Located in an indented bay where the Krka River enters the Adriatic, Sibenik is the oldest native Croatian city on the coast. The city has rich cultural history, and was one of the busiest centers of the Croatian Renaissance with a flourishing architectural scene.
The must-see crowning jewel in this architectural scene is Sibenik’s Saint James Cathedral.
It took 100 years for stone masons to create this World Heritage listed site, apparently the world’s largest church entirely built of stone, without any brick or wooden supports.
While a large number of Croatian masons and artisans were used in the cathedral’s construction, the principal designer was Juraj Dalmatinac, who was commissioned by the town of Sibenik in 1441 to take over the job.
Around the cathedral you’ll find the renaissance town hall and the Prince’s Palace which currently houses the Sibenik City Museum.
One of Sibenik’s innovative sights is St. Michael’s Fortress.
Located 70 metres above sea level and behind the Old Town, St. Michael’s is the place to go for breathtaking views of the city, the Sibenski Channel and the Adriatic islands.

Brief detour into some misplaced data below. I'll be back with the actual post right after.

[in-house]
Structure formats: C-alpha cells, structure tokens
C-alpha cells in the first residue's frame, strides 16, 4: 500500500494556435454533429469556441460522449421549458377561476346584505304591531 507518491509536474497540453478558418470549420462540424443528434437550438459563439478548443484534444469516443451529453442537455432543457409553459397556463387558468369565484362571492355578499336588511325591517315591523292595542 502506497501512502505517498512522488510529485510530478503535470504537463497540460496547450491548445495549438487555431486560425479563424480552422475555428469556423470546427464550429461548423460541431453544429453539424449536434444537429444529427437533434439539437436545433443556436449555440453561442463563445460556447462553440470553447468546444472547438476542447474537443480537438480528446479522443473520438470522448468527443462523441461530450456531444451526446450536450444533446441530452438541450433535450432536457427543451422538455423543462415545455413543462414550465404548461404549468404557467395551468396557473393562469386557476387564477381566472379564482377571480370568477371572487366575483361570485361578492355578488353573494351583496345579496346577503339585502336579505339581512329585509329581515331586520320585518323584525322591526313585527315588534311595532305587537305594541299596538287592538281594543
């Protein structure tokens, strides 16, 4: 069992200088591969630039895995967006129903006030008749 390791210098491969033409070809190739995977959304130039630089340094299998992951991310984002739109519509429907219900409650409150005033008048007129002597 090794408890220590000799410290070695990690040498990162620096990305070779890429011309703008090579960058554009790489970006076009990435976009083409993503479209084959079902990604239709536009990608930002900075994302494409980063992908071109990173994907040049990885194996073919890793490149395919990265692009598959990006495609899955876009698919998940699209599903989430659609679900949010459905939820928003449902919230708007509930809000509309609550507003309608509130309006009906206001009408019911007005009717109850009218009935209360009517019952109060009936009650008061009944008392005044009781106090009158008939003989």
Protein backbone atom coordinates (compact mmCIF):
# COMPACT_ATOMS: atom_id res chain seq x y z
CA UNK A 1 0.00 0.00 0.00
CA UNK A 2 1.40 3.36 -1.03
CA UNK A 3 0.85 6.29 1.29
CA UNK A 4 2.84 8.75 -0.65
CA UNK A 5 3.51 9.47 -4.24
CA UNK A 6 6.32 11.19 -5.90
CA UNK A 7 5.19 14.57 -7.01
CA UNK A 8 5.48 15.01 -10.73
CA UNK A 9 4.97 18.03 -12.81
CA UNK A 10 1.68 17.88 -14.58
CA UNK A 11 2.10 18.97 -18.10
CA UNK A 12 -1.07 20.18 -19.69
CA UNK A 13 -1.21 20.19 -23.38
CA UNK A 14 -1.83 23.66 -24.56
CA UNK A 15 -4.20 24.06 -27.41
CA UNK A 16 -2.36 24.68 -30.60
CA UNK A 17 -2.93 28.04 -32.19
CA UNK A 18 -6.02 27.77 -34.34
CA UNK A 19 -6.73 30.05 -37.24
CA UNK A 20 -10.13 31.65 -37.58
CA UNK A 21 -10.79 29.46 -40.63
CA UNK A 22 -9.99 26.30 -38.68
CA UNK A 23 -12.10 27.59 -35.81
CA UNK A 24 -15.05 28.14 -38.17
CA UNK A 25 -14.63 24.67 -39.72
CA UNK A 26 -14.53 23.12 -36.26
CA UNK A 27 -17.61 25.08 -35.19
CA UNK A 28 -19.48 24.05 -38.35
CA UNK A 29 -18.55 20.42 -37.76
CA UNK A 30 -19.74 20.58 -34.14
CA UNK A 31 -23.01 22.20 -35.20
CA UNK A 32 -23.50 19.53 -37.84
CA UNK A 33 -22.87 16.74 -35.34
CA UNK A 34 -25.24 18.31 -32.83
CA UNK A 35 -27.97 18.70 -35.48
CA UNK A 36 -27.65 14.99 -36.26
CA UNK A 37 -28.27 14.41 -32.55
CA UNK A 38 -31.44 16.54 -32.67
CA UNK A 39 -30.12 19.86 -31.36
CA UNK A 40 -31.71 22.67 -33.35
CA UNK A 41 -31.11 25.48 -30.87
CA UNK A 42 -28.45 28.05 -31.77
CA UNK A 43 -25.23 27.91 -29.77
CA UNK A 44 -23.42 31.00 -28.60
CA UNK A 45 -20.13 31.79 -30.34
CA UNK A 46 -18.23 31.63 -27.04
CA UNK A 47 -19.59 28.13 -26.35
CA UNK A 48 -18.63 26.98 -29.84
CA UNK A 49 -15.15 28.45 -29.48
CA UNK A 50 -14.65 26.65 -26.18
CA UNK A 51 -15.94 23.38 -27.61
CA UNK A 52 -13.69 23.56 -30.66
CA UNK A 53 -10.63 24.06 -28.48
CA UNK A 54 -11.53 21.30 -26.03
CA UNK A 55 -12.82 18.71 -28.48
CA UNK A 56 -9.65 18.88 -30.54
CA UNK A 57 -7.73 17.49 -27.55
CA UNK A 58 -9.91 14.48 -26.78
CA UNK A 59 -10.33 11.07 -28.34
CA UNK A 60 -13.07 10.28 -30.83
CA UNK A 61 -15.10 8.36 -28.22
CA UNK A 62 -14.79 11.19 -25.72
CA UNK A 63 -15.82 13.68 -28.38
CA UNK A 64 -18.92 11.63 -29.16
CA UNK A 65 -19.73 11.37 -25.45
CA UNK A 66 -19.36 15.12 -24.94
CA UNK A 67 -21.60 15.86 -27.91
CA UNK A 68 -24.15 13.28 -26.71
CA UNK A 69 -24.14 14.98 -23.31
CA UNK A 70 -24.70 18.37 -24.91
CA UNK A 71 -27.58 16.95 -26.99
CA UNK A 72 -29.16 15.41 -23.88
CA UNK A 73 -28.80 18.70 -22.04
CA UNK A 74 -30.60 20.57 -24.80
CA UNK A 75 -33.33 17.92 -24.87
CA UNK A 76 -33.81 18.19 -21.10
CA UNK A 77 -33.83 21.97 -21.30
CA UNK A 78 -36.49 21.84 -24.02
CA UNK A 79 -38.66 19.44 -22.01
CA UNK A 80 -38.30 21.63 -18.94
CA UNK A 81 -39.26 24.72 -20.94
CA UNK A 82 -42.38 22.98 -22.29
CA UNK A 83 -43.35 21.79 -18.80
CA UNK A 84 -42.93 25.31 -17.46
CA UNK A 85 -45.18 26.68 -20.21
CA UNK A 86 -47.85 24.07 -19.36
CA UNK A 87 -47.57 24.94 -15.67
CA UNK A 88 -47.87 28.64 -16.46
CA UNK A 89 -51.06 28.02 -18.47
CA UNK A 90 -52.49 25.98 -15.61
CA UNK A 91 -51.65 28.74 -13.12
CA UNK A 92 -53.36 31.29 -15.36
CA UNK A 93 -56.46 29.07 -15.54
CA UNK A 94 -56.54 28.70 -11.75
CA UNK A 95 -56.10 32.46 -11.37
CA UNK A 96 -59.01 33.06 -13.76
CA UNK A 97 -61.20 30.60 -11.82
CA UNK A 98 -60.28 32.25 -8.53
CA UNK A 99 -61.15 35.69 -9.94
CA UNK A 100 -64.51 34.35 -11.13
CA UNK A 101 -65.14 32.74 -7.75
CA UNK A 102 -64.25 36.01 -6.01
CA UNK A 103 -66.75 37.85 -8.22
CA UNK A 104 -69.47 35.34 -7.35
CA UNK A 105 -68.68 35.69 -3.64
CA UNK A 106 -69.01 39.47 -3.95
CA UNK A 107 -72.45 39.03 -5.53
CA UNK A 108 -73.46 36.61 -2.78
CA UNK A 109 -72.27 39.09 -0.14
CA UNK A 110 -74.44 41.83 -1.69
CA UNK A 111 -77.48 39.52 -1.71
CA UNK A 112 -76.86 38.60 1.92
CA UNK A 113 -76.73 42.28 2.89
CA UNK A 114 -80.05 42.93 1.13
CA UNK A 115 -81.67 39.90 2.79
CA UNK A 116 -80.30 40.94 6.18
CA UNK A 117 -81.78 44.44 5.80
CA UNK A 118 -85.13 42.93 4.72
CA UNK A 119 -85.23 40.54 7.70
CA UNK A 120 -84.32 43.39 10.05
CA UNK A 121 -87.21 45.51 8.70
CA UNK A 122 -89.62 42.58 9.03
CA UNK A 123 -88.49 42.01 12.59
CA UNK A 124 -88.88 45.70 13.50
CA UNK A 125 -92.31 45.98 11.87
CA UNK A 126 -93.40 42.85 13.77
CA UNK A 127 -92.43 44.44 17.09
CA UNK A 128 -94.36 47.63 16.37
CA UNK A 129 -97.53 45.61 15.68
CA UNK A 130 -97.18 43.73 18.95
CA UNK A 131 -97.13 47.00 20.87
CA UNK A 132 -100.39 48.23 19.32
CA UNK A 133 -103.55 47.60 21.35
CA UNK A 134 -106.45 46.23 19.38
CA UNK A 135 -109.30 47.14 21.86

It’s also home to probably the most beautiful concert stage on the Adriatic.
There are two entrances to the fortress – one is located in the wall towards the old cemetery and the other on the north side.
From St Michael’s you can wander the former walls and other fortresses of Sibenik, which were built to keep the Turks from invading. From here the two best preserved sections of the walls are:
– The double city wall which slopes from St. Michael’s towards the shore (Kvartir) and ends at the Gothic Gate.
– The western wall (Dolac) with a city gate, which slopes from the fortress to the sea.
Other fortresses around the city include:
St. Nicholas’ Fortress – located at the entrance to the St. Anthony Channel and built in the middle of the 16th century, according to the designs of the Venetian military builder, Michele Sammichella.
St. John’s Fortress – located on a hill on the northern side of the city. It was erected in 1646 according to a project by Venetian military engineer, Antonio Leni.
The Subicevac Fortress – located southeast of the St. John’s fortress.